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Hue Jackson Claims He Was Also Paid Bonus to Tank For Browns

Liam McKeone
Hue Jackson
Hue Jackson / Don Juan Moore/GettyImages
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The Brian Flores lawsuit could end up being a monumental moment in NFL history. Flores filed the class action suit yesterday on the basis of racial discrimination in hiring and alleged, among many other accusations, that Miami Dolphins owner Stephen Ross offered him bonus money to intentionally lose games in order to end up with a high draft pick.

It remains to be seen if there is any proof of Flores' accusations, but his decision to come forth publicly may end up inspiring others to come out with their own stories. Others like Hue Jackson, for example.

Jackson presided over the closest thing the NFL has ever had to The Process when he went 3-36-1 over two and a half seasons with the Cleveland Browns. The Browns did not go so far as what Sam Hinkie did with the Philadelphia Sixers, but their braintrust was not trying very hard to put a good product on the field, evidenced by moves such as accepting Brock Osweiler's onerous contract from the Houston Texans in exchange for a second-round pick. The NFL would never abide an open directive to lose as many games as possible, but cannot do anything if a team's front office decides to trade away all their best talent in an effort to rebuild through the draft.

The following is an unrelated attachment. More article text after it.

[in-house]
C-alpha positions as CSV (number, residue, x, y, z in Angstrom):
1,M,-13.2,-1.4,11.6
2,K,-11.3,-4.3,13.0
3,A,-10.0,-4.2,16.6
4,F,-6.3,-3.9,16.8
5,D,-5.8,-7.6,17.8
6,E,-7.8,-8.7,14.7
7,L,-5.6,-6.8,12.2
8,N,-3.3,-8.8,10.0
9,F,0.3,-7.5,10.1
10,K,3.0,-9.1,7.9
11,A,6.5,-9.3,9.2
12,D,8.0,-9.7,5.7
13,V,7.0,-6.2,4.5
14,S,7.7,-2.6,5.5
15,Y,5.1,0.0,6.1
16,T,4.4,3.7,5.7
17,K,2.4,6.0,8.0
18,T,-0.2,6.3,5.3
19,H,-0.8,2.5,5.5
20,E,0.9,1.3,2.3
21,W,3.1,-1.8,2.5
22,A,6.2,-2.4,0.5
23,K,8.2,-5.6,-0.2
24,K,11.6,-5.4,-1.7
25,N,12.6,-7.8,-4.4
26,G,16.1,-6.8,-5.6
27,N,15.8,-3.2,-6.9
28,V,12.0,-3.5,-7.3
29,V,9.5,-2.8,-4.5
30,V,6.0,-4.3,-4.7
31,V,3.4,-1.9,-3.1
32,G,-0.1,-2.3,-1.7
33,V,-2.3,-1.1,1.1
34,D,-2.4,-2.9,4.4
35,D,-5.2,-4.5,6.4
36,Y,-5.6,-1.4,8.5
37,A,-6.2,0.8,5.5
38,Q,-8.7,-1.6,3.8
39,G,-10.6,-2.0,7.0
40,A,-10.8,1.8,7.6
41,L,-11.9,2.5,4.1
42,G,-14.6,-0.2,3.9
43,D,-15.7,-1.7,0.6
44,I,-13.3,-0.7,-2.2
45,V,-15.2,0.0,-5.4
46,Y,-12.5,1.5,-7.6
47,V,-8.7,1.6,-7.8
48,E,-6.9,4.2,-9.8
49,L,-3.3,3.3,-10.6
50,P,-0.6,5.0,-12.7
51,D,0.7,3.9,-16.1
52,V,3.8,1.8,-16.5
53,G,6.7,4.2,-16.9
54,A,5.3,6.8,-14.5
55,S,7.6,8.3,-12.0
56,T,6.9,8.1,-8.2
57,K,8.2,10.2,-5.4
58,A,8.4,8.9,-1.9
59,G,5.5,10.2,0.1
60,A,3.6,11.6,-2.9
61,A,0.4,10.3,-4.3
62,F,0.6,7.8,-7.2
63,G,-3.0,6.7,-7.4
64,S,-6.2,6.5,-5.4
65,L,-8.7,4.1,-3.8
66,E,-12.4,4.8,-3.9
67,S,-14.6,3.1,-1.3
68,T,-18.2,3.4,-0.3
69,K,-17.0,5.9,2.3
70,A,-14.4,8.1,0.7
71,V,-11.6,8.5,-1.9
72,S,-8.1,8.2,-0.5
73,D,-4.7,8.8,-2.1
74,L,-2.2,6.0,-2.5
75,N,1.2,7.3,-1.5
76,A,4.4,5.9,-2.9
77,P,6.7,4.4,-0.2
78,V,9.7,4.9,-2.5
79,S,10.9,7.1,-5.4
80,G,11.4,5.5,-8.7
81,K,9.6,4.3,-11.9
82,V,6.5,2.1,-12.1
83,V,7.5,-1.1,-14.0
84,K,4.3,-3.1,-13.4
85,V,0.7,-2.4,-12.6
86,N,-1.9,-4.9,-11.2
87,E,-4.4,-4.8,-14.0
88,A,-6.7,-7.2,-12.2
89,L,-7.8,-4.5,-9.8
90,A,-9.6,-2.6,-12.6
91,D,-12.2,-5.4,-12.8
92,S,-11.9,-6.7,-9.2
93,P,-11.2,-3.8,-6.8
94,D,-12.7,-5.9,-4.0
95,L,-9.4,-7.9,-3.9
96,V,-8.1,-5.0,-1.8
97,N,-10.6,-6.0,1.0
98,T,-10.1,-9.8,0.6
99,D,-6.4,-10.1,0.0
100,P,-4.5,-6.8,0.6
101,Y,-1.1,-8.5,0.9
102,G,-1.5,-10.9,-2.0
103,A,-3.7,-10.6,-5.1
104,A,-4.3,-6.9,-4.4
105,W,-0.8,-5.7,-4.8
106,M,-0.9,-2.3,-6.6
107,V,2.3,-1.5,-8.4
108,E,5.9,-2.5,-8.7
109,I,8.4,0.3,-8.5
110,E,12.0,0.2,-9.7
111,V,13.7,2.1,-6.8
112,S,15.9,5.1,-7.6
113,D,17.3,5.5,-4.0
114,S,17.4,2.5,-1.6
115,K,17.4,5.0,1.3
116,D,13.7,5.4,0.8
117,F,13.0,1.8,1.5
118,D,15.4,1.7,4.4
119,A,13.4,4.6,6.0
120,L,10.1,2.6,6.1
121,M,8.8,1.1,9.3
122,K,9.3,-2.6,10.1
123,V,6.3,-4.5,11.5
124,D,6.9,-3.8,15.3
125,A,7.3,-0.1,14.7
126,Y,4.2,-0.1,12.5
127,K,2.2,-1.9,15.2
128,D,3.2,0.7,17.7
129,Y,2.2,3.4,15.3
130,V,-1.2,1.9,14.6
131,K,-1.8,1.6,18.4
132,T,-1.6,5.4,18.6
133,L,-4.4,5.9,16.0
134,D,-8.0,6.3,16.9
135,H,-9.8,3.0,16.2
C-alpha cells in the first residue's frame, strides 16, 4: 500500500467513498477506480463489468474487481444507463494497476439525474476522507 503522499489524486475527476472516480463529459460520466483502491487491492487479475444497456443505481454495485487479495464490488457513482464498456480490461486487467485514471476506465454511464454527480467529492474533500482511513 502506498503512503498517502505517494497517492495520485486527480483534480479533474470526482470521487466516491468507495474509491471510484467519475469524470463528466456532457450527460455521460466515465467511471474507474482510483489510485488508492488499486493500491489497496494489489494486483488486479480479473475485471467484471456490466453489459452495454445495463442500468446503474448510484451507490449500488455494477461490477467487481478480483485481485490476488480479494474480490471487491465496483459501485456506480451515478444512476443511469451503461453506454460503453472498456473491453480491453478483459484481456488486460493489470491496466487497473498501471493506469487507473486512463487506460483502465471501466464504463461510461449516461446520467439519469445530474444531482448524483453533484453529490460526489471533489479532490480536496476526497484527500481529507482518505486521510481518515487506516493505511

Jackson started to tweet yesterday after the Flores news broke and alleged he and others in the Browns' leadership group were paid bonuses to lose games by owner Jimmy Haslam.

Jackson later responded to a tweet by Kimberley Diemert, identified by Pro Football Talk as the executive director of Jackson's foundation, saying he had evidence that supported his claims.

This is growing to be a very big problem for the league. Aside from all the posturing about competitive integrity and things of that nature, the NFL and the sports gambling business are now attached at the hip. Owners potentially fixing games by offering their employees bonuses to lose is something that could substantially affect the NFL's pockets, and they care about nothing more than the bottom line.

In going public with his accusations, Flores could be unearthing a scandal that the NFL cannot bury.

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